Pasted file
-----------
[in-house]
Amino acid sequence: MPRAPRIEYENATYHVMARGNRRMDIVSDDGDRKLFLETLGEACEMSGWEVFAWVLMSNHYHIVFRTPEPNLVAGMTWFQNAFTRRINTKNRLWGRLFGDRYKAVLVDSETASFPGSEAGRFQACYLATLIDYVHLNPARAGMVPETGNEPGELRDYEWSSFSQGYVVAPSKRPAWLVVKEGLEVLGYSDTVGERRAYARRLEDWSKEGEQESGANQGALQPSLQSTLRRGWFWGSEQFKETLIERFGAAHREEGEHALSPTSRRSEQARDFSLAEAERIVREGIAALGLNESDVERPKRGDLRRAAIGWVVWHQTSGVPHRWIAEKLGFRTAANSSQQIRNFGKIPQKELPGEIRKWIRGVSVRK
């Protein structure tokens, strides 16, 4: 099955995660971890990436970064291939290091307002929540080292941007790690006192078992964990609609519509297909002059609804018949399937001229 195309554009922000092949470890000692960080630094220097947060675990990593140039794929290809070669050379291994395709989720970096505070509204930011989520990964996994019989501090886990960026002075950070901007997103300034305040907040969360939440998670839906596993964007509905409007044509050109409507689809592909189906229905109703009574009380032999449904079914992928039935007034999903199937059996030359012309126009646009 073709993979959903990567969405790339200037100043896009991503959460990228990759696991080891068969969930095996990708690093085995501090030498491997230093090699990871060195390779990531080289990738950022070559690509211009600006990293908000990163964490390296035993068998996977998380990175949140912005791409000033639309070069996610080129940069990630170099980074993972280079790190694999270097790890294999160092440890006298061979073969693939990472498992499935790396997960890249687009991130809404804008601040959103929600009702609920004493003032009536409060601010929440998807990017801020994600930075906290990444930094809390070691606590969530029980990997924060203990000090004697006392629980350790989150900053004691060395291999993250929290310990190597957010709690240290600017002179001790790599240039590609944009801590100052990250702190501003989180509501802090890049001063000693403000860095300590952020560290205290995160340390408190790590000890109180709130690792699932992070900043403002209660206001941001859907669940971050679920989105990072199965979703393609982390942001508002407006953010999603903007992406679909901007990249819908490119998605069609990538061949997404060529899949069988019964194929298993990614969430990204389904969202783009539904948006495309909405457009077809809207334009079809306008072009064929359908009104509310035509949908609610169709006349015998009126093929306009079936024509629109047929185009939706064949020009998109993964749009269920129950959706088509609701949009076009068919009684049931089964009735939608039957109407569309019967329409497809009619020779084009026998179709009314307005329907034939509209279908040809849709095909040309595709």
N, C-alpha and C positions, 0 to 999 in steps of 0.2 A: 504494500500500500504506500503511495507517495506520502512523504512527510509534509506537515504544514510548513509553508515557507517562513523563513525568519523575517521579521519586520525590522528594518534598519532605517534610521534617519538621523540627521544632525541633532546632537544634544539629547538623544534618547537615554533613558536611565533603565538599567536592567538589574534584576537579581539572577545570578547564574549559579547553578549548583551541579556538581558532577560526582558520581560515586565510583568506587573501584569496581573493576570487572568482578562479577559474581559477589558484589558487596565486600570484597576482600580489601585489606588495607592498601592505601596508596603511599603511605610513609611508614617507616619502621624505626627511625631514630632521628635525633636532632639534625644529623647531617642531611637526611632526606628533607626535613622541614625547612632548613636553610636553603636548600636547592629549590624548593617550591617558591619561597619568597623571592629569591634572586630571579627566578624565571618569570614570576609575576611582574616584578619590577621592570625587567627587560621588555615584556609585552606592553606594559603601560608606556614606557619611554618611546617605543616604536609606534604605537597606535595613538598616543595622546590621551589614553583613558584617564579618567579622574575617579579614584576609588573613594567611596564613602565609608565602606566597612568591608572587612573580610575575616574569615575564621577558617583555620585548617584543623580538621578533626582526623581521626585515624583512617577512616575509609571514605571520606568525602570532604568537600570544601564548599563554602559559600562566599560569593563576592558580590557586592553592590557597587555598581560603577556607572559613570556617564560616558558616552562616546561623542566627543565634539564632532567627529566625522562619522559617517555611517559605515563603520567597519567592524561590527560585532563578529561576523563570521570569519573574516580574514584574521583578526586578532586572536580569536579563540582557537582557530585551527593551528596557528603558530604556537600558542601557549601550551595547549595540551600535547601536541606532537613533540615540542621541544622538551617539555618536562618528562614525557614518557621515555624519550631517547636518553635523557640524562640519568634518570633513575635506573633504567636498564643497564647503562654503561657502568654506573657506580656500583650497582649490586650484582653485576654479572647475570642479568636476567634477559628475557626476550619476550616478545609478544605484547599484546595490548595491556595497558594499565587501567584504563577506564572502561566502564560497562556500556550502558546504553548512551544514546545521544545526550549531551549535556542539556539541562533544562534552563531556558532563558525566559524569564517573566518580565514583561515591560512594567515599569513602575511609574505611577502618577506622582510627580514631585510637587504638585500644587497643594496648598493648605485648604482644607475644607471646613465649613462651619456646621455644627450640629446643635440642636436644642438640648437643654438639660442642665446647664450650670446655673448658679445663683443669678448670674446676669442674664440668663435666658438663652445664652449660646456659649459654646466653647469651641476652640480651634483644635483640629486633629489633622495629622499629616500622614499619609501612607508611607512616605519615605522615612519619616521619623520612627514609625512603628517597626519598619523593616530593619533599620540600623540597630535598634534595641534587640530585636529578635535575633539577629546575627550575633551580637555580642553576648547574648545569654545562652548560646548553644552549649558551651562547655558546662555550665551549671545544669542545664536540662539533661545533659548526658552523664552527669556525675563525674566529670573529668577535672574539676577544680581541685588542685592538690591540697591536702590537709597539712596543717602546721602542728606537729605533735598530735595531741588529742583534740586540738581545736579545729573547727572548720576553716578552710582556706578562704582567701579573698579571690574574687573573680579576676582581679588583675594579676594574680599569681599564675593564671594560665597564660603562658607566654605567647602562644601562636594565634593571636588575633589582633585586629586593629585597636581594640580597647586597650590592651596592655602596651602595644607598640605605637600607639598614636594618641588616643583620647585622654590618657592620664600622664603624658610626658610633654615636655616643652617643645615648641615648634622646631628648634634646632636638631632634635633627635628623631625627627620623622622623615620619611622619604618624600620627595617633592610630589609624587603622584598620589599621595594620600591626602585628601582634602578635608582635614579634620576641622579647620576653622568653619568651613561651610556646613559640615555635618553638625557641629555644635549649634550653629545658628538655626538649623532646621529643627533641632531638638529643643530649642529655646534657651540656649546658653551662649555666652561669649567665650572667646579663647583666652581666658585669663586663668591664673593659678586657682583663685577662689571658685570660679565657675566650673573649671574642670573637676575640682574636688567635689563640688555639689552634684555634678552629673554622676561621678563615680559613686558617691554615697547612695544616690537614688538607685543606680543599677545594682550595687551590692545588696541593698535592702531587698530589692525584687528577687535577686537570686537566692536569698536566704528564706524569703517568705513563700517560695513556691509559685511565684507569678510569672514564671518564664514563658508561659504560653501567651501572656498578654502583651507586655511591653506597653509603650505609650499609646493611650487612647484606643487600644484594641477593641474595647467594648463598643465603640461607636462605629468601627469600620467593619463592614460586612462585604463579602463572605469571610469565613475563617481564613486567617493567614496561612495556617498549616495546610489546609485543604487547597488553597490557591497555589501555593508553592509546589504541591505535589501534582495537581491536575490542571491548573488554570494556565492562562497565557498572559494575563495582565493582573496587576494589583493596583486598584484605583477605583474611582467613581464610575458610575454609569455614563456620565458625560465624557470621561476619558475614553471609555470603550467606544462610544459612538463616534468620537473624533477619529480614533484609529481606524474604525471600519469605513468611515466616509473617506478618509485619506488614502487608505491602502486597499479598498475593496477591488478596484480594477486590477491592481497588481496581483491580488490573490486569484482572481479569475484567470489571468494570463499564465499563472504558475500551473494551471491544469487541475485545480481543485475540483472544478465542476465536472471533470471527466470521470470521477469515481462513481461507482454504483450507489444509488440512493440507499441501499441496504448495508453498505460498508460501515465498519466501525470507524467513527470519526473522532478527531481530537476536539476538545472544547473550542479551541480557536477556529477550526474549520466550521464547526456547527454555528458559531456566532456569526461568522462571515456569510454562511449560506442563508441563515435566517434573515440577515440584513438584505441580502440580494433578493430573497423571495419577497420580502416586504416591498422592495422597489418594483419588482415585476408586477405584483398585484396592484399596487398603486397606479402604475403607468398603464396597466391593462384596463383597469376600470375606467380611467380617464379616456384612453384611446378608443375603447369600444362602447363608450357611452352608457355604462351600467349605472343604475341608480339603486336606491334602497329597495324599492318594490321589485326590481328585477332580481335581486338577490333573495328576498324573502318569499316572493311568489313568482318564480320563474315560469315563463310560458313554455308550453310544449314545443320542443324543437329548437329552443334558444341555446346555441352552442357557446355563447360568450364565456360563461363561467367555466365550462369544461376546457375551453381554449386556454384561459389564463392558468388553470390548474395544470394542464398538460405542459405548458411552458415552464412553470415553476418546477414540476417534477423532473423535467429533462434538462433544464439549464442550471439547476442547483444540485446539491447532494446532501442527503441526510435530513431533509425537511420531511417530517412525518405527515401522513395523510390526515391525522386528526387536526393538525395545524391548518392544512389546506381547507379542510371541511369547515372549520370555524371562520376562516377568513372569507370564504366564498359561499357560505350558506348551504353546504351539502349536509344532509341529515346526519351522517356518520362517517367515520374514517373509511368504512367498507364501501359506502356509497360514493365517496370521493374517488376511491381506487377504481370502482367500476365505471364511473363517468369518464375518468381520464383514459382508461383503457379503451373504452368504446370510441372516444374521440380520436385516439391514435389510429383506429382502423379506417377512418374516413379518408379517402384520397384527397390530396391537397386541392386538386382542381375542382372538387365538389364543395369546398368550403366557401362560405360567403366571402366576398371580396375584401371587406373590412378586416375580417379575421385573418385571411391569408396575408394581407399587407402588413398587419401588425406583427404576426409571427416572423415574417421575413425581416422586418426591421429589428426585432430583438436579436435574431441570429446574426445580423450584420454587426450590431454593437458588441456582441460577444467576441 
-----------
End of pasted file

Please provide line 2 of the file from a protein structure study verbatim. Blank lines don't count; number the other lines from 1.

Amino acid sequence: MPRAPRIEYENATYHVMARGNRRMDIVSDDGDRKLFLETLGEACEMSGWEVFAWVLMSNHYHIVFRTPEPNLVAGMTWFQNAFTRRINTKNRLWGRLFGDRYKAVLVDSETASFPGSEAGRFQACYLATLIDYVHLNPARAGMVPETGNEPGELRDYEWSSFSQGYVVAPSKRPAWLVVKEGLEVLGYSDTVGERRAYARRLEDWSKEGEQESGANQGALQPSLQSTLRRGWFWGSEQFKETLIERFGAAHREEGEHALSPTSRRSEQARDFSLAEAERIVREGIAALGLNESDVERPKRGDLRRAAIGWVVWHQTSGVPHRWIAEKLGFRTAANSSQQIRNFGKIPQKELPGEIRKWIRGVSVRK